218 F.2d 434 (2nd Cir. 1955), 123, Rushton v. Vitale
|Docket Nº:||123, 23221.|
|Citation:||218 F.2d 434, 104 U.S.P.Q. 158|
|Party Name:||Mary Phillips RUSHTON as sole general partner of The Rushton Company, a limited partnership, and the Rushton Company, Plaintiffs-Appellants, v. Joseph VITALE and Benny Rosano, individually and as copartners doing business under the firm name and style of Smile Novelty & Toy Company, Defendants-Appellees.|
|Case Date:||January 26, 1955|
|Court:||United States Courts of Appeals, Court of Appeals for the Second Circuit|
Argued Jan. 14, 1955.
Eugene L. Bondy, New York City (Bondy & Schloss and Bertram Braufman, New York City, on the brief), for plaintiffs-appellants.
Sam Panish, Brooklyn (Liebowitz, Cobert & Deixel, New York City, on the brief), for defendants-appellees.
Before CLARK, Chief Judge, and FRANK and HINCKS, Circuit Judges.
CLARK, Chief Judge.
Plaintiffs are suing to enjoin the infringement of a copyright, issued May 10, 1954, on a doll in the form of a chimpanzee named Zippy. This toy has been marketed by them, after a considerable expenditure of time, effort, and money, to fulfill a seasonal demand created by the Howdy Doody television program, on which a chimpanzee named Zippy appears. Despite the fact that defendants' doll is substantially identical to, and was obviously copied from, that of plaintiffs, the judge below refused to grant a preliminary injunction before full trial. His memorandum of decision stated: 'From the papers submitted I am satisfied that there is a genuine triable issue as to the validity of plaintiffs' copyright and in view of plaintiffs' failure to show irreparable damage, the granting of the drastic remedy of a preliminary injunction is not justified in advance of a trial of the issues.' Plaintiffs appeal pursuant to 28 U.S.C. § 1292, controverting both assumptions on which the denial of injunction rested.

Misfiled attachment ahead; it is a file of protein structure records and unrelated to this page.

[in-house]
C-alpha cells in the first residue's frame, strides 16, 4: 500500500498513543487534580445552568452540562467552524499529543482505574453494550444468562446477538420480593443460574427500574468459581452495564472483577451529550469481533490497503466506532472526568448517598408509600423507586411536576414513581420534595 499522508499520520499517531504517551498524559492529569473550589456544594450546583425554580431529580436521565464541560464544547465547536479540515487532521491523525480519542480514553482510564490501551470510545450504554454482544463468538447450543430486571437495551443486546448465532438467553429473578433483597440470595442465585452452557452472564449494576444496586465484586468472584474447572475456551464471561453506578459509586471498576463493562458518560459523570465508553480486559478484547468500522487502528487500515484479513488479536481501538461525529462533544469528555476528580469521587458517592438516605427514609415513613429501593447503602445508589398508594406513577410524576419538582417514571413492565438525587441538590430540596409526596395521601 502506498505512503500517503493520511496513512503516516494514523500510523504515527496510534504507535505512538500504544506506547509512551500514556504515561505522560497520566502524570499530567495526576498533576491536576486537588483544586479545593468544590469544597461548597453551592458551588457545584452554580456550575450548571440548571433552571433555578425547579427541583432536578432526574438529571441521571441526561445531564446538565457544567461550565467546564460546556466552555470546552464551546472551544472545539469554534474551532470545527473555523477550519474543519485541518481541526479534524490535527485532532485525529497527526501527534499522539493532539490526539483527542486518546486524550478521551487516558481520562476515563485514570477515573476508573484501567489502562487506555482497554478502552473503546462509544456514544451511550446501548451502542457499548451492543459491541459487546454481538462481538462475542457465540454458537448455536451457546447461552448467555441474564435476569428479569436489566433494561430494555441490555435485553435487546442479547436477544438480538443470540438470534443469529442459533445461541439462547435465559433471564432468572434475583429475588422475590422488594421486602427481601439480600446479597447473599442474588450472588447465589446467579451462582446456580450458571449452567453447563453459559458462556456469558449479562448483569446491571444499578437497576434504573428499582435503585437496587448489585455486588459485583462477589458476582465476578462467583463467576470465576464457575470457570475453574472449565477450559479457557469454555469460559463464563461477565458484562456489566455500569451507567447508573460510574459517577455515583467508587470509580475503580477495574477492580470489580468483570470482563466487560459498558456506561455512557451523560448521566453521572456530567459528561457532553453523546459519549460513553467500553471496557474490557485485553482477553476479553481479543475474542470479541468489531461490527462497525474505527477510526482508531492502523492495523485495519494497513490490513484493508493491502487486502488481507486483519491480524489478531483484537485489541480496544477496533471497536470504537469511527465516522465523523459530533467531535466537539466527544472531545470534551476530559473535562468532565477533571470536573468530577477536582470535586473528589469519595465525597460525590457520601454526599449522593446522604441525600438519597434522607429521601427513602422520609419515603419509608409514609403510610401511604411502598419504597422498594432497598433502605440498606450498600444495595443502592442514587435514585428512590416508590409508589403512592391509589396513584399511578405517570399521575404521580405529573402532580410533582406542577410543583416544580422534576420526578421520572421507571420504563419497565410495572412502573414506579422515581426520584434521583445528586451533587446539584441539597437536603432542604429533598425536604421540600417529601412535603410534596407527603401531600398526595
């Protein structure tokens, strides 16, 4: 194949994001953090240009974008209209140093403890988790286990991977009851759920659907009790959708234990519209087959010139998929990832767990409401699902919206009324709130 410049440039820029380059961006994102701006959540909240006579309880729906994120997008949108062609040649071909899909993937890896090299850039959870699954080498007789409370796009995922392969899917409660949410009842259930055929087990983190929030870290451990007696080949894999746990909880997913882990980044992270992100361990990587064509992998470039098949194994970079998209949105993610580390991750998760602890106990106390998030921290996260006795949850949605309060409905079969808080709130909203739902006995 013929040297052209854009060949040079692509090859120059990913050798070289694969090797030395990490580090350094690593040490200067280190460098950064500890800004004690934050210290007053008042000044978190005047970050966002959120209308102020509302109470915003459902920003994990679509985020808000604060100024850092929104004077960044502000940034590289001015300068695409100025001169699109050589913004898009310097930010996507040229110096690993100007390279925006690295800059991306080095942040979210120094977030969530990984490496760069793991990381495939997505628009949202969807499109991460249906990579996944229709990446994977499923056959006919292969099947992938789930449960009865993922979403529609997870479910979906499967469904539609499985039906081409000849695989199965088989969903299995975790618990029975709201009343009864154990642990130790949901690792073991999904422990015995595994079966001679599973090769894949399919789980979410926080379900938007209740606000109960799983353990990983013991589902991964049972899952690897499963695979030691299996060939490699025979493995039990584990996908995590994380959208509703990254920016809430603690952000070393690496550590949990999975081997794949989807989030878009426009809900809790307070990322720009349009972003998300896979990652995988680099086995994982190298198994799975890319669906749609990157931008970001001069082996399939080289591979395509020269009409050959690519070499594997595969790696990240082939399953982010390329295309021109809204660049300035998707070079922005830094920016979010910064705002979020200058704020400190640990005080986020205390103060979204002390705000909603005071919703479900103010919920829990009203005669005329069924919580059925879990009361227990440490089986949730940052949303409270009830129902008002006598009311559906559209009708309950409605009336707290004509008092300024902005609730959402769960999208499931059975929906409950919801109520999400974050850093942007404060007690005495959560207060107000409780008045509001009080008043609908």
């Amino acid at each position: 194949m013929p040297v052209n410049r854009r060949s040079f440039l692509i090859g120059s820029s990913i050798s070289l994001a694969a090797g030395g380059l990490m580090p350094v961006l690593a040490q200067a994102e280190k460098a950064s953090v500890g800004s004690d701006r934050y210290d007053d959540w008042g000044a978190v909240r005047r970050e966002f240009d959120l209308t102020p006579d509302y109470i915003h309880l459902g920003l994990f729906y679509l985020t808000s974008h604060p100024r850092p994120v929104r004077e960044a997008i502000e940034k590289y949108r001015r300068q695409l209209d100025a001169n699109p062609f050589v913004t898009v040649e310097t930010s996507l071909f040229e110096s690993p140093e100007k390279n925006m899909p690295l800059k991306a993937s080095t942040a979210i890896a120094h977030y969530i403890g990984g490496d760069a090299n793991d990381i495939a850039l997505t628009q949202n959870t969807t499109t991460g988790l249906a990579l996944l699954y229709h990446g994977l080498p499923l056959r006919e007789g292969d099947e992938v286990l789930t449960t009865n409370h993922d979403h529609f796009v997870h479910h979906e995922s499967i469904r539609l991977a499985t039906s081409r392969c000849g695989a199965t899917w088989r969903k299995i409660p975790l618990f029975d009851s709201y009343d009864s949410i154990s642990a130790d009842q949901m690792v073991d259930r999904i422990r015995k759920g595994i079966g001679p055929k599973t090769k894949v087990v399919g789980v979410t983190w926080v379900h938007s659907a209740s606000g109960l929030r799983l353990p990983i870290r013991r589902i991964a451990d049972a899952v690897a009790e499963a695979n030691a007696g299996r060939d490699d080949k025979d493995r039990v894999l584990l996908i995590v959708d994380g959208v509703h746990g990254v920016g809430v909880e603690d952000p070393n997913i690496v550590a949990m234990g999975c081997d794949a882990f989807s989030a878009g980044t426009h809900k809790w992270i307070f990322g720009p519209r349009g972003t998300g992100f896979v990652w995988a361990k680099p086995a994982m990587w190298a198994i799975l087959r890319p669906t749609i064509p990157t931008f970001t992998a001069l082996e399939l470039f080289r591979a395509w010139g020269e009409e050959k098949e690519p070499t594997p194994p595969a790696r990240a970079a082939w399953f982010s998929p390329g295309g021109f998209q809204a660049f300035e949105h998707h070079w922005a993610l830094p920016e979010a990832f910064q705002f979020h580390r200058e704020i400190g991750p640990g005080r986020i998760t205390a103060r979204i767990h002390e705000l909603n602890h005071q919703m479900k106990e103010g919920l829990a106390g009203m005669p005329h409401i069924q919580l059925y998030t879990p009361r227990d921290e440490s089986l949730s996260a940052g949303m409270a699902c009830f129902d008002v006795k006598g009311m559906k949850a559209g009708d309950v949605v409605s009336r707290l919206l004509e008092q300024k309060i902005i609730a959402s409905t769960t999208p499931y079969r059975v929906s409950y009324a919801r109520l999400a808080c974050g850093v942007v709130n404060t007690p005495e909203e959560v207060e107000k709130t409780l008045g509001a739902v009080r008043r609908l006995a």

From the pleadings and affidavits before us, on which Judge Inch based his decision, there seems little doubt as to the validity of plaintiffs' copyright or as to its infringement. Copyright protection extends to any production of some originality and novelty, regardless of its commercial exploitation or lack of artistic merit. Mazer v. Stein, 347 U.S. 201, 74 S.Ct. 460, 98 L.Ed. 630; see also Notes in 68 Harv.L.Rev. 517 (1955) and 66 id. 877 (1953). Indeed, we have said: 'All that is needed to satisfy both the Constitution and the statute is that the 'author' contributed something more than a 'merely trivial' variation,...
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